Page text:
United States District Court, E.D. Texas, Sherman Division
REPORT AND RECOMMENDATION OF UNITED STATES MAGISTRATE
KFMBERLY C. PRIEST JOHNSON UNITED STATES MAGISTRATE JUDGE
2, 2019, the Court held a hearing (the “Hearing”)
and heard argument from the parties regarding, in part,
Defendant's Motion to Dismiss (Dkt. 262) and
Defendant's Motion to Suppress Evidence (Dkt. 265). The
Court will address each in turn.
Defendant's Motion to Dismiss (Dkt.
does not state an adequate legal basis for dismissal of the
case. Rather, Defendant merely raises four issues he argues
have harmed him. First, Defendant alleges the Government
violated its own internal processes regarding charges against
defense counsel. See Dkt. 262 at 5. The Government
responds that this allegation is unproven, but even if it
were proven, violations of internal Department of Justice
rules do not create enforceable rights for criminal
defendants, citing United States v. Cooks, 589 F.3d
173, 184 (5th Cir. 2009). See Dkt. 272 at 1-2.
Second, Defendant argues the Government collaborated with
Defendant's clients and third-party attorneys to
“create a crime that did not exist.” See
Dkt. 262 at 7. The Government responds that the Grand Jury
has delivered an indictment which states the crimes with
which the Defendant is charged and “details with
significant specificity a number of facts which support the
charges.” See Dkt. 272 at 4. Third, Defendant
asserts that the Government interfered with his right to an
attorney of his own choosing. See Dkt. 262 at 9. The
Government argued at the Hearing that the Government merely
advised the District Court of its concerns relating to
Defendant's counsel's lack of admission to practice
in the Eastern District of Texas. Notably, Defendant's
former counsel, Norman Silverman was, in fact, terminated
from this matter following the Government's advisement to
the District Court. Finally, Defendant alleges ongoing
discovery violations. See Dkt. 262 at 11.
Court does not find that any of Defendant's arguments
comprise an adequate legal basis for dismissal of this case,
and for the reasons stated on the record at the Hearing, the
Court recommends that the Motion to Dismiss be denied.
Defendant's Motion to Suppress Evidence (Dkt.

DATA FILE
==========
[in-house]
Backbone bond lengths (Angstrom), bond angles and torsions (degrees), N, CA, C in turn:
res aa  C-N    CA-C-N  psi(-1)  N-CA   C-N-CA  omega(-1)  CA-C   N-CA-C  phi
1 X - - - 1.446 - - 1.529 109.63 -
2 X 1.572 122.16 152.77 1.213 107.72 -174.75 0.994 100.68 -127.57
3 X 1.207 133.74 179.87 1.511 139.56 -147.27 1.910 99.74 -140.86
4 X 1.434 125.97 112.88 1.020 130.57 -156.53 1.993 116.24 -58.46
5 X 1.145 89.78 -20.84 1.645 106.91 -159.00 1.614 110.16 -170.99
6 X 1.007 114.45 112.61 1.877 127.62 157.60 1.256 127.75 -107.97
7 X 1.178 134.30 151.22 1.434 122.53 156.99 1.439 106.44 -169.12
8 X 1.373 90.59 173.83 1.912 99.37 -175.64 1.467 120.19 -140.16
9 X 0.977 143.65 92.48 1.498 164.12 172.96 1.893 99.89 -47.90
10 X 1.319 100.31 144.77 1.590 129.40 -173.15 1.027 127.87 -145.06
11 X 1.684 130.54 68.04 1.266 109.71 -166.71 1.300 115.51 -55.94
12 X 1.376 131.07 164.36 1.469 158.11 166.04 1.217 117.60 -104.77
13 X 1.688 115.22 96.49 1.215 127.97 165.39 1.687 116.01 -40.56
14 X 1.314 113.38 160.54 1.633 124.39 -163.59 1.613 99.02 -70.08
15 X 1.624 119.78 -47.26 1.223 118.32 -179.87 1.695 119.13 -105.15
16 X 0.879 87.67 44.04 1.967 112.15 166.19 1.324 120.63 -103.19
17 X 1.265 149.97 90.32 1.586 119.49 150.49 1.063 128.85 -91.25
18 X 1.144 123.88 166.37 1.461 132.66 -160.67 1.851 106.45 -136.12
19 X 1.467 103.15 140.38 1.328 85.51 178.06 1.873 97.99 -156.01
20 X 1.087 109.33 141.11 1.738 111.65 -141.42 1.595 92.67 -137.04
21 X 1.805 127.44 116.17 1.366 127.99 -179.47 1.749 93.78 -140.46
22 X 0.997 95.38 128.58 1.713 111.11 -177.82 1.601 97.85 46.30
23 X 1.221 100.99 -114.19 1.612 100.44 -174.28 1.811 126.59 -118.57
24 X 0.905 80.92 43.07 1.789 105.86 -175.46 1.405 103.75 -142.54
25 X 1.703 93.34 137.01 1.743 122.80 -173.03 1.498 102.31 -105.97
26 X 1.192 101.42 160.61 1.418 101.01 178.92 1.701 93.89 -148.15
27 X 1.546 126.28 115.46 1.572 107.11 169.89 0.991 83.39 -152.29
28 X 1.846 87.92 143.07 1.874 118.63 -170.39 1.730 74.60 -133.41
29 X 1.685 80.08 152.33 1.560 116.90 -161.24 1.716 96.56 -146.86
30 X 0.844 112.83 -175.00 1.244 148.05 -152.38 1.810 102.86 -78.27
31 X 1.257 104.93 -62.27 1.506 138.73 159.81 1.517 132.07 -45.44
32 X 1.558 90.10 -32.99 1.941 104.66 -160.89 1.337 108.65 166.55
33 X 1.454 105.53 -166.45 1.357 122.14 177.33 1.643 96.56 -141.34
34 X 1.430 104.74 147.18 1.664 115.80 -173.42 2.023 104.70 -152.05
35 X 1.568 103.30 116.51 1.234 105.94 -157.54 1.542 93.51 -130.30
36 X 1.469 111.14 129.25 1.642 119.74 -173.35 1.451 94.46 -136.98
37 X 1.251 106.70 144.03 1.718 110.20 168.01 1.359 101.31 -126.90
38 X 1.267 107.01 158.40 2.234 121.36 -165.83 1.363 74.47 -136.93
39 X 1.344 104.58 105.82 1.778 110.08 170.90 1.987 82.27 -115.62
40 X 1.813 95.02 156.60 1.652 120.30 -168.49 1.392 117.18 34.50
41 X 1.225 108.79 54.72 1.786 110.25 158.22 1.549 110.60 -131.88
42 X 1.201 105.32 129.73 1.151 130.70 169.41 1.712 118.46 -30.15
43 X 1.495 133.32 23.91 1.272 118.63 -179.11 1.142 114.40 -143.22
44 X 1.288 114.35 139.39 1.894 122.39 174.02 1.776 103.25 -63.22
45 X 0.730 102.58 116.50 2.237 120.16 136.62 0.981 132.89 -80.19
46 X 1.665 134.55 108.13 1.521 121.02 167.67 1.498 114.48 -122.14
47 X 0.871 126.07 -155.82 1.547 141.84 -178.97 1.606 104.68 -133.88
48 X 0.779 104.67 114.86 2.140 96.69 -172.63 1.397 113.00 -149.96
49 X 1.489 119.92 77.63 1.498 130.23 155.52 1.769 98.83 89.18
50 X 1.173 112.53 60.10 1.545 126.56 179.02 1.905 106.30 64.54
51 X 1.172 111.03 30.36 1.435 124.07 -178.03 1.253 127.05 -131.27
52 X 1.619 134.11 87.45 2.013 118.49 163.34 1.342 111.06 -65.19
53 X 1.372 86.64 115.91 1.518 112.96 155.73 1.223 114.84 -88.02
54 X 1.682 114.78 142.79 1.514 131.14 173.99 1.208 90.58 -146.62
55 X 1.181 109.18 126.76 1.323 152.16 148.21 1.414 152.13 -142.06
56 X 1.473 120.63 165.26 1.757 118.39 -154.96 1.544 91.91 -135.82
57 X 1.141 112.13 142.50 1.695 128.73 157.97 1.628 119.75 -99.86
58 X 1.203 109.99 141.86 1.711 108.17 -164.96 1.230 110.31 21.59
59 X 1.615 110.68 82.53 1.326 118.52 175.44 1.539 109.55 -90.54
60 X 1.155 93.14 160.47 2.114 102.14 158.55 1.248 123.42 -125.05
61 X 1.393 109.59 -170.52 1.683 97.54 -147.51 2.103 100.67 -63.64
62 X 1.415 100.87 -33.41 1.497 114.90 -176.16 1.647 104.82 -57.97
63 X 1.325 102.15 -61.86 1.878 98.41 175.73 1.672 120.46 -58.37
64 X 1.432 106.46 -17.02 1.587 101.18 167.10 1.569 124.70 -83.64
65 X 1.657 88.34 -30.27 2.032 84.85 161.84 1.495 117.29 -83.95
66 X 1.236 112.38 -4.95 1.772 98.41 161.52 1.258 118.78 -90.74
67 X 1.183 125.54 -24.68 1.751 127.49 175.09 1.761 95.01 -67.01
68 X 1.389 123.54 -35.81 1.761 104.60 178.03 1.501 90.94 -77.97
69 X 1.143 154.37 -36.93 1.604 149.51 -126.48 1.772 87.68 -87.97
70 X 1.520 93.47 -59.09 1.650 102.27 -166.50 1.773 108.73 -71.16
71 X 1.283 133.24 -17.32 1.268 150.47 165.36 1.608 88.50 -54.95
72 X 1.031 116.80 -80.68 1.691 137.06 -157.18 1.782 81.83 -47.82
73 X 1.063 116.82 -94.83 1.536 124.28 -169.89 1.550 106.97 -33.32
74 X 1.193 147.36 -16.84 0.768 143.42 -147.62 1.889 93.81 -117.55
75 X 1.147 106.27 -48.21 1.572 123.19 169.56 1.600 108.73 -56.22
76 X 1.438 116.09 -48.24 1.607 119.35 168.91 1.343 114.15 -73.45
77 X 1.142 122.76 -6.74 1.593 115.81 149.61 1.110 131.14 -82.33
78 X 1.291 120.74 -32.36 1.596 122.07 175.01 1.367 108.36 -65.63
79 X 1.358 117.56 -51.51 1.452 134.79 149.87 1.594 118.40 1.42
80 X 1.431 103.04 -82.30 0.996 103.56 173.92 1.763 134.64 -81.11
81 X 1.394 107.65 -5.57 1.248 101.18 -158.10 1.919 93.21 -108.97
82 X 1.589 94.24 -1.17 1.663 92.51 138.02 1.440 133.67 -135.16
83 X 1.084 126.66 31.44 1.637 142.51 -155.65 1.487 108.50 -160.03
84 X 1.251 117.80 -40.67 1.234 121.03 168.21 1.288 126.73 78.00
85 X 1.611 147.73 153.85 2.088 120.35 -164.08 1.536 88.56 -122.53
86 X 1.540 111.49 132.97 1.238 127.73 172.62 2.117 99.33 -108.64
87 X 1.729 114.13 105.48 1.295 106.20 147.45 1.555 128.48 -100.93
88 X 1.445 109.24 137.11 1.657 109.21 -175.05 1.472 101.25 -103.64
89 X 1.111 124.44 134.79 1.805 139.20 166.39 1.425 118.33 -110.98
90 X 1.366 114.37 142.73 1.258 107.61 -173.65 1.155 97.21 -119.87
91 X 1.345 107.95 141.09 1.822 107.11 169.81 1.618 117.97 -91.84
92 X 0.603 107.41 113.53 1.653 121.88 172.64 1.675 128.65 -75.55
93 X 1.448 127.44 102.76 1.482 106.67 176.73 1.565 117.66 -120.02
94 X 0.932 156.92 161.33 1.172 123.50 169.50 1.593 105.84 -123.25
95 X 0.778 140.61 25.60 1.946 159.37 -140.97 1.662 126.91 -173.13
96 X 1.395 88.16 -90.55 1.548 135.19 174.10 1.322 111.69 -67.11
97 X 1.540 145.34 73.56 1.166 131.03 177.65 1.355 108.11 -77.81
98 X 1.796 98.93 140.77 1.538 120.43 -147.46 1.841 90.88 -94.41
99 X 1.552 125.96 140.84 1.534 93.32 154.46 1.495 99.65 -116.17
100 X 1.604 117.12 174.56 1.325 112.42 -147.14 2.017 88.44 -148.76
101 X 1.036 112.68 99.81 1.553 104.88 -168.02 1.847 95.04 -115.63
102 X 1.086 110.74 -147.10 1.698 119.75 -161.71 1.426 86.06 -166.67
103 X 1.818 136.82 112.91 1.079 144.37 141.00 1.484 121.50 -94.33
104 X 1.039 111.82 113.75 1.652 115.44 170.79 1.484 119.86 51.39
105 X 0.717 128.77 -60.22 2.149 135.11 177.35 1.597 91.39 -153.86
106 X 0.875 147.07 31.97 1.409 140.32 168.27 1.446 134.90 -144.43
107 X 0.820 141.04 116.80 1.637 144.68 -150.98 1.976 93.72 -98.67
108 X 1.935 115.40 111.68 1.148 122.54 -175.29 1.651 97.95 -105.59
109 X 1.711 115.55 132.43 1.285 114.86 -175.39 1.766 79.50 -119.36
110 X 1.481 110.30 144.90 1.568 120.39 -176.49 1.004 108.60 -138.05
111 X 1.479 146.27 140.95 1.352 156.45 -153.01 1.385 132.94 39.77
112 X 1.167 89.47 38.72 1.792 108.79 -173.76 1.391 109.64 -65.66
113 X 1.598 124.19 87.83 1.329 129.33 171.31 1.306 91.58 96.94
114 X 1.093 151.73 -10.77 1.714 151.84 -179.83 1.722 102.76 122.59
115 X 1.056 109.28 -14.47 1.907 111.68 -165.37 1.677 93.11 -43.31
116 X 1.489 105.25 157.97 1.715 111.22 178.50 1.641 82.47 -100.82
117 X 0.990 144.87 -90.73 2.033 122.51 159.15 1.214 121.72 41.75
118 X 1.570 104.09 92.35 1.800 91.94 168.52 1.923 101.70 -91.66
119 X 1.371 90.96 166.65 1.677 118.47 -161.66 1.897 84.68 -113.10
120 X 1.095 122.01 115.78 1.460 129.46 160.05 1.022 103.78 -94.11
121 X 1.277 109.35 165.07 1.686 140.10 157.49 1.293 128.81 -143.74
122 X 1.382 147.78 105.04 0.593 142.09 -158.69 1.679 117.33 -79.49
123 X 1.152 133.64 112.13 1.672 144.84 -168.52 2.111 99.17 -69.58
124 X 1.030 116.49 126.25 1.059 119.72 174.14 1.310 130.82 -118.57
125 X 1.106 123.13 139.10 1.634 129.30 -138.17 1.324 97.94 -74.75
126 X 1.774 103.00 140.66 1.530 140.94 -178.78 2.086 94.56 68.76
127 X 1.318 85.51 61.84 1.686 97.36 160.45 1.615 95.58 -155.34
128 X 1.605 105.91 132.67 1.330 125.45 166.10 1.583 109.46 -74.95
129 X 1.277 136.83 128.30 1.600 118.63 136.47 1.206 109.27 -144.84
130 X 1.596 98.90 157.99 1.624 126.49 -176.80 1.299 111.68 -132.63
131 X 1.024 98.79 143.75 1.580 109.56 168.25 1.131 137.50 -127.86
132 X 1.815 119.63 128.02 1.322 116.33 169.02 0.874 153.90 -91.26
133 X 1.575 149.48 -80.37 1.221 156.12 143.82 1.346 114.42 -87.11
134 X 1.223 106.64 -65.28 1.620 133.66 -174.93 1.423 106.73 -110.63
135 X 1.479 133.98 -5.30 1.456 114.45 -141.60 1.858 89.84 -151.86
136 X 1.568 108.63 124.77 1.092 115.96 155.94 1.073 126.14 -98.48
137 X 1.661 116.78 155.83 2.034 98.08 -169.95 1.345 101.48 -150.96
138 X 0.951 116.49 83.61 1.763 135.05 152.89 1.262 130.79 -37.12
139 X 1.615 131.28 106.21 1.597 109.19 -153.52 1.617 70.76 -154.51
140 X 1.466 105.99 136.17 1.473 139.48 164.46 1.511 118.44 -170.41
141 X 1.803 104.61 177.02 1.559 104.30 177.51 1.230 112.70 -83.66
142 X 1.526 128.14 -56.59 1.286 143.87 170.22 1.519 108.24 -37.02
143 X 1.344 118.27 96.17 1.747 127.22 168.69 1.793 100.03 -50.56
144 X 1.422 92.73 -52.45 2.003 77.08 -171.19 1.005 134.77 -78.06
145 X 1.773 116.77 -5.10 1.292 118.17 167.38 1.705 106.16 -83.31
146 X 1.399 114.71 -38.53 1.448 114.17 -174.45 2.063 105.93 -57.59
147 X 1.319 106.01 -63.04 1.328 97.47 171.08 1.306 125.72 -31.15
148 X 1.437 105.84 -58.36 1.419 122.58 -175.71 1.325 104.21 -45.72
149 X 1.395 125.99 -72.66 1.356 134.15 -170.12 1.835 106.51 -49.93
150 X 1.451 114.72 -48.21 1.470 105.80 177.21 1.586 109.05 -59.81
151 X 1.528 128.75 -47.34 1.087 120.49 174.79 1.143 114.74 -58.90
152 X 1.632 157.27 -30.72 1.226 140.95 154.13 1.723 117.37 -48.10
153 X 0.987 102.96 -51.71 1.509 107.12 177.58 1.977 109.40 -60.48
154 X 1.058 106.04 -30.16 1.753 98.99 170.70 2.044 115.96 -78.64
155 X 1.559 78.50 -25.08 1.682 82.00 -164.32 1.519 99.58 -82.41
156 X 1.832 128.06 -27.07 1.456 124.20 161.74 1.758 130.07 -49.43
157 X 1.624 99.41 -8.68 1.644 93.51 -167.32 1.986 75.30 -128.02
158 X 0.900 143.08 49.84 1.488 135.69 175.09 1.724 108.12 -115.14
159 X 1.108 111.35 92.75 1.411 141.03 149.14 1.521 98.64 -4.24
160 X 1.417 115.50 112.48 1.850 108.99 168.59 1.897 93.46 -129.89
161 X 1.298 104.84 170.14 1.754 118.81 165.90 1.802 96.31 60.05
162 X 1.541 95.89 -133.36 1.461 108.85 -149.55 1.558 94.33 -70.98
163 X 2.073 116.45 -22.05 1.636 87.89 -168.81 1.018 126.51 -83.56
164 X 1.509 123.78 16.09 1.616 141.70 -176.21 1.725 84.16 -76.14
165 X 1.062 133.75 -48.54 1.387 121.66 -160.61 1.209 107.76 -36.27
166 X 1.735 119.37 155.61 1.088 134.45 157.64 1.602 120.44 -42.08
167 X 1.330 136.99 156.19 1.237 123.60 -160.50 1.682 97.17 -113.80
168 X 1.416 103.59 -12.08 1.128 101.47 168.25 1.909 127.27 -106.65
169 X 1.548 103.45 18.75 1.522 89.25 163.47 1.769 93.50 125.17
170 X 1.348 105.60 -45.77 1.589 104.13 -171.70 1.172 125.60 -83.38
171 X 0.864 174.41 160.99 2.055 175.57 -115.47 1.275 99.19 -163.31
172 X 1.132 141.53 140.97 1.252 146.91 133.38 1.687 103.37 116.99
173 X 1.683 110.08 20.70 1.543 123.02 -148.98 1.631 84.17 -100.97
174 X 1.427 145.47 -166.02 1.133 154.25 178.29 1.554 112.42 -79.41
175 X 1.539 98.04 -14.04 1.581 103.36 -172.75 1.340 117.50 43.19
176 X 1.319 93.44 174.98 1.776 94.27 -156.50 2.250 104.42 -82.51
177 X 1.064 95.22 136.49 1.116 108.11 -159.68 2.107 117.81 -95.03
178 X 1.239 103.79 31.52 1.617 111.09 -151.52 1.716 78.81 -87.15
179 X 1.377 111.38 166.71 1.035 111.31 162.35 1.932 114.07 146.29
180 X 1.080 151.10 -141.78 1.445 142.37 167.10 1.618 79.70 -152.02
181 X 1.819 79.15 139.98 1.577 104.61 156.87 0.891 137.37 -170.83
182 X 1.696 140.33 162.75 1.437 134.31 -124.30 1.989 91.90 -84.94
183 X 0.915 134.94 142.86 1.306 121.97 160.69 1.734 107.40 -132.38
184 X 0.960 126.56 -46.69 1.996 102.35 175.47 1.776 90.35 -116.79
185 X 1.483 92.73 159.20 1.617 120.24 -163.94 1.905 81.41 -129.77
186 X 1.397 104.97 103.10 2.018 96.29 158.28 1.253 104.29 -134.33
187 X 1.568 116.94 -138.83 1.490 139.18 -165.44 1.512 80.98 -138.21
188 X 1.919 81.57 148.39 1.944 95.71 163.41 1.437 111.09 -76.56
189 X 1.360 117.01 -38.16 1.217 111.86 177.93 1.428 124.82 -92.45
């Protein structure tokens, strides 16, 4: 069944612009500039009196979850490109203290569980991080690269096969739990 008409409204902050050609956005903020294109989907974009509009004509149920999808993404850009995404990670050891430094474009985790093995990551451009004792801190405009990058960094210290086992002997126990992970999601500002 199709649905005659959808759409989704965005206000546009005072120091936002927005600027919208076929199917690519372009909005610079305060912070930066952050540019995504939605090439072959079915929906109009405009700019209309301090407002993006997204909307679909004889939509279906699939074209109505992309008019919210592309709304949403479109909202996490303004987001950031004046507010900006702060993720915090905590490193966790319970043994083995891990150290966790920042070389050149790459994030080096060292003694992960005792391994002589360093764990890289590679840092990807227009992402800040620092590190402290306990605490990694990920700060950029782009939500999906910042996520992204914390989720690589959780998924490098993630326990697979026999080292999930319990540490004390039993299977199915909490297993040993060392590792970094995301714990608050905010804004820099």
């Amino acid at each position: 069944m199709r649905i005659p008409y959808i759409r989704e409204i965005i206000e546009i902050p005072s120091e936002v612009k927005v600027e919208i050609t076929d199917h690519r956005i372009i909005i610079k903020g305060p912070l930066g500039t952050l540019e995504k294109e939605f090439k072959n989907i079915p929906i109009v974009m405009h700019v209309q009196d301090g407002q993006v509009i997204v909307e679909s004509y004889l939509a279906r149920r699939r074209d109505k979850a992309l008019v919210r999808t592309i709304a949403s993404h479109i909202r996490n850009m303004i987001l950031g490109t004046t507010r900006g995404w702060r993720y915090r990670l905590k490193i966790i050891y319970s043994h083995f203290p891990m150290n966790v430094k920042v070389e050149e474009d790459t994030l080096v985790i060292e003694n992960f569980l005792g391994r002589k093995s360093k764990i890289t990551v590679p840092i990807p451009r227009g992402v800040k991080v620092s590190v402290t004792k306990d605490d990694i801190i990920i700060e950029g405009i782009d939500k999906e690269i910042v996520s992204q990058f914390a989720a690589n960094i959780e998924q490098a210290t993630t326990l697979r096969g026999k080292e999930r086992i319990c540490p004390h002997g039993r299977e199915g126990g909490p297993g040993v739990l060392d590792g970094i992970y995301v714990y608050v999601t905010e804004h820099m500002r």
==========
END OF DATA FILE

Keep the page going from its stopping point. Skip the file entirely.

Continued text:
parties and the undersigned discussed the Motion to Suppress
at the Hearing. Defendant admitted that the Motion to
Suppress is based on his belief that the Government may have
been involved with the recording of Defendant on December 21,
2015, in La Picota prison in Columbia. At the Hearing, the
Government represented that neither the United States nor the
Columbian government requested or approved the described
recording in La Picota prison. Defendant also alleged that
the Government violated his rights under Title III of the
Omnibus Crime Control and Safe Streets Act of 1968, as
amended by the Electronic Communications Privacy Act of 1986
(18 U.S.C. § 2510, et seq.) by making recordings made at
the Collin County Jail. The Government responded that it did
not violate Defendant's rights, and further, that Title
III explicitly authorizes the recordings at issue.
See Dkt. 276 at 8-9.
Court stated at the Hearing that there appeared to be no
evidentiary basis for Defendant's assertions and beliefs
of improper Government involvement with any of the alleged
recordings. Defendant agreed with the Court's position
that the Motion should be denied at this time and stated that
Defendant would, instead, seek leave to file a motion to
suppress if further discovery demonstrated a sufficient basis
for the allegations made in the Motion.
foregoing reasons, the Court therefore recommends that
Defendant's Motion to Dismiss (Dkt. 262) be
Court further recommends that Defendant's Motion to
Suppress Evidence (Dkt. 265) be DENIED
fourteen (14) days after service of the magistrate
judge's report, any party may serve and file written
objections to the findings and recommendations of the
magistrate judge. 28 U.S.C.A. § 636(b)(1)(C).
is entitled to a de novo review by the district
court of the findings and conclusions contained in this
report only if specific objections are made, and failure to
timely file written objections to any proposed findings,
conclusions, and recommendations contained in this report
shall bar an aggrieved party from appellate review of those
factual findings and legal conclusions accepted by the
district court, except on grounds of plain error, provided
that the party has been served with notice that such
consequences will result from a failure to object. Id;
Thomas v. Arn, 474 U.S. 140, 148 (1985); Douglass v.
United Servs. Auto Ass'n, 79 F.3d 1415, 1417 (5th
Cir. 1996) (en banc), superseded by statute on other
grounds, 28 U.S.C. § 636(b)(1) (extending the time
to file objections from ten to fourteen days).